In 1908, when my great-grandmother Graziella Metthe was brought to Norwich State Hospital, she was confronted with five imposing buildings spread out on a broad, 100-acre plateau overlooking the Thames River. Closest to the road was the Administration Building, a three-and-a-half-story red brick structure in French neo-Gothic style, trimmed with Indiana limestone and terracotta. Set back on either side of the Administration Building were the North and South A ward buildings, which were only two stories high, and meant to house fifty-two patients each. The North and South B wards were set back yet farther on either side of the A wards, and turned at forty-five degree angles. The B wards were three stories high and meant to house one hundred and fifty patients each. Ward buildings to the north of the Administration Building were designated for female patients and those to the south, for male patients. Continue reading Architecture of Norwich State Hospital→
You might think, with all the energy Mom spent on researching her family tree, that her stories would have become more detailed and connected than before. But Mom continued to tell the same old tales, which were unaltered by anything that she might have uncovered in her genealogical research. For that reason, genealogy didn’t interest me during the years that Mom was actively pursuing birth certificates and census records. Looking at the pedigree charts and family group sheets, filled out in Mom’s distinctive scrawl, I was unable to make any more sense of the past than I had by listening to her stories. Continue reading From Reluctant Genealogist to Relentless Family Historian→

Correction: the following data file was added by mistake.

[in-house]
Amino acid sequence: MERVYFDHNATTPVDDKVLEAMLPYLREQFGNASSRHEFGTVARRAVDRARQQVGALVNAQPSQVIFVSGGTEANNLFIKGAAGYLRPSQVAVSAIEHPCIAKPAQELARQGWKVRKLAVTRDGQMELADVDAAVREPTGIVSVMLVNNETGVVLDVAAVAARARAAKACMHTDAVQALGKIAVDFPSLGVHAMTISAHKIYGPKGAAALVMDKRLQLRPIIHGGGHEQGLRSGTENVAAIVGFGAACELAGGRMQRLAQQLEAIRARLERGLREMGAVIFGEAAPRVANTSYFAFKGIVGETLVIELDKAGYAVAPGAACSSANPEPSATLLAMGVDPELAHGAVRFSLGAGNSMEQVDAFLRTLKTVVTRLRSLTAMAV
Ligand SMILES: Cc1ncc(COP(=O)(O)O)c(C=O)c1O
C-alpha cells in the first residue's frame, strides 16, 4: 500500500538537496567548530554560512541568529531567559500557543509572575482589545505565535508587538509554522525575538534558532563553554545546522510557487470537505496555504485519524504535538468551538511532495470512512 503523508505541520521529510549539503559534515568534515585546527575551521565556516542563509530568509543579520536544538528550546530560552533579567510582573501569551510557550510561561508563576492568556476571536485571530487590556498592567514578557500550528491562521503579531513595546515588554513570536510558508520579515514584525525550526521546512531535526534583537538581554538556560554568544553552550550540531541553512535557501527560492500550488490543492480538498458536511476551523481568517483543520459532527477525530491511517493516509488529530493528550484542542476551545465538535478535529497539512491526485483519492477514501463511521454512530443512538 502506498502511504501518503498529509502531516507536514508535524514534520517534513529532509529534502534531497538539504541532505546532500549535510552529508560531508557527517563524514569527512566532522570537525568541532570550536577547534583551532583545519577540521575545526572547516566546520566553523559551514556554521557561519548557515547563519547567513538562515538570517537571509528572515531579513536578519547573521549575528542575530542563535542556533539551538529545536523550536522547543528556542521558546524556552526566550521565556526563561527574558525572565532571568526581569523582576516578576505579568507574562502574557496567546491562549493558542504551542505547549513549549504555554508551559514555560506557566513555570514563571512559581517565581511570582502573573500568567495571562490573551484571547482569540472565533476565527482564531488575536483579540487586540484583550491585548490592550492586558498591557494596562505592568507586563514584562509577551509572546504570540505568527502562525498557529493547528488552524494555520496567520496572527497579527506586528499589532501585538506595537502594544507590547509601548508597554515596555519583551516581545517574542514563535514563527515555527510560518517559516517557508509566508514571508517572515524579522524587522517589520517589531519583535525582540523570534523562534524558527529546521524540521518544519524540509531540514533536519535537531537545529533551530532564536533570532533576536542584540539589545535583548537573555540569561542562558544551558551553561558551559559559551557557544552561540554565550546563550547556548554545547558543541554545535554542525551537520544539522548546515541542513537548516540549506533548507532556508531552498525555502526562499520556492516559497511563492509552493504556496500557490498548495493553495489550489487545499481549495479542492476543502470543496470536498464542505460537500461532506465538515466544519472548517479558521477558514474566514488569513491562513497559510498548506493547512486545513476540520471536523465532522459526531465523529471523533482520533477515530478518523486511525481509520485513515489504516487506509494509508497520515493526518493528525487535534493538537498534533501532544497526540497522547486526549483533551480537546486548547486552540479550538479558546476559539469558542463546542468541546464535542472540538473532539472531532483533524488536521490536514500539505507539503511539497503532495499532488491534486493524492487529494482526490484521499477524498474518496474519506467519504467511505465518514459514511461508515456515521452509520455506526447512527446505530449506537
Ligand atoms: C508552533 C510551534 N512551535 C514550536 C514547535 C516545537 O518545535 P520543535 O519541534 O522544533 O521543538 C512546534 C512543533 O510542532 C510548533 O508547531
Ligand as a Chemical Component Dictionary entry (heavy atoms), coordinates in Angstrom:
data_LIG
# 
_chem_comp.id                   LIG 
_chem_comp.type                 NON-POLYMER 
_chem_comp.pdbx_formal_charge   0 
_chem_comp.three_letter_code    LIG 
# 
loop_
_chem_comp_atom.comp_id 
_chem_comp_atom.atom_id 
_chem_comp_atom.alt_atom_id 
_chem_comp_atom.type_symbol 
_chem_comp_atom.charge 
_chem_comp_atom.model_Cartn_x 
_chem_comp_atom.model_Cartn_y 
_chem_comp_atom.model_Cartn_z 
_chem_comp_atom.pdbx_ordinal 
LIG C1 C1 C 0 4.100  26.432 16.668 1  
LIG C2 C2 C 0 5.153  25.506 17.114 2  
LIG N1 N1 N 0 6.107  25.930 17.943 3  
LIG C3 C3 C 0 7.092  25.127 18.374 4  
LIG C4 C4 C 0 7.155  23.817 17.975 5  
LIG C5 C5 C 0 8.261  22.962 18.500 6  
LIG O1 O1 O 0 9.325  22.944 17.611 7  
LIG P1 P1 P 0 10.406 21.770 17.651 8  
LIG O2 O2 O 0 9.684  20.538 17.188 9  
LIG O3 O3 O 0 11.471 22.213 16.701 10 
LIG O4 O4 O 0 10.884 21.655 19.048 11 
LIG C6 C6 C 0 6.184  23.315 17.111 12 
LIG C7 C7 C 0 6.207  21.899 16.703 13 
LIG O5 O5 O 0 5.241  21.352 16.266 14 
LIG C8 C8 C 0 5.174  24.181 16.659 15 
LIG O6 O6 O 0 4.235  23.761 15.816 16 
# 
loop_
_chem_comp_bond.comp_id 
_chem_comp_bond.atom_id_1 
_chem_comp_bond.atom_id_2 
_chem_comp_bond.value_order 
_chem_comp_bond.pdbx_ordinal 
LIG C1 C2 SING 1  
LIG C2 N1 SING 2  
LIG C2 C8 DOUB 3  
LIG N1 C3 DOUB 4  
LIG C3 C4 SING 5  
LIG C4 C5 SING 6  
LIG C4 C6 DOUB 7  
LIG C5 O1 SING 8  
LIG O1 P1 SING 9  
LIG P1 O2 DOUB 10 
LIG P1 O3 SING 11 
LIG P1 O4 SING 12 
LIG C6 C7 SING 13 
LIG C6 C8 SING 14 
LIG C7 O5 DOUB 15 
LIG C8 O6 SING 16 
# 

Norwich State Hospital looms large in my family’s history. Four of my ancestors — all women — were patients there, including my grandmother. While writing about my family’s experiences in Secrets of the Asylum, I studied the history of this institution from its beginning in 1904 through all the years that my ancestors were there, up to 1958.
I wanted to learn whatever I could about how mental patients were treated at state hospitals such as Norwich. It wasn’t long before I realized that this was a dark story, made even darker for me as I considered what might have happened to my own family members. Continue reading Norwich State Hospital→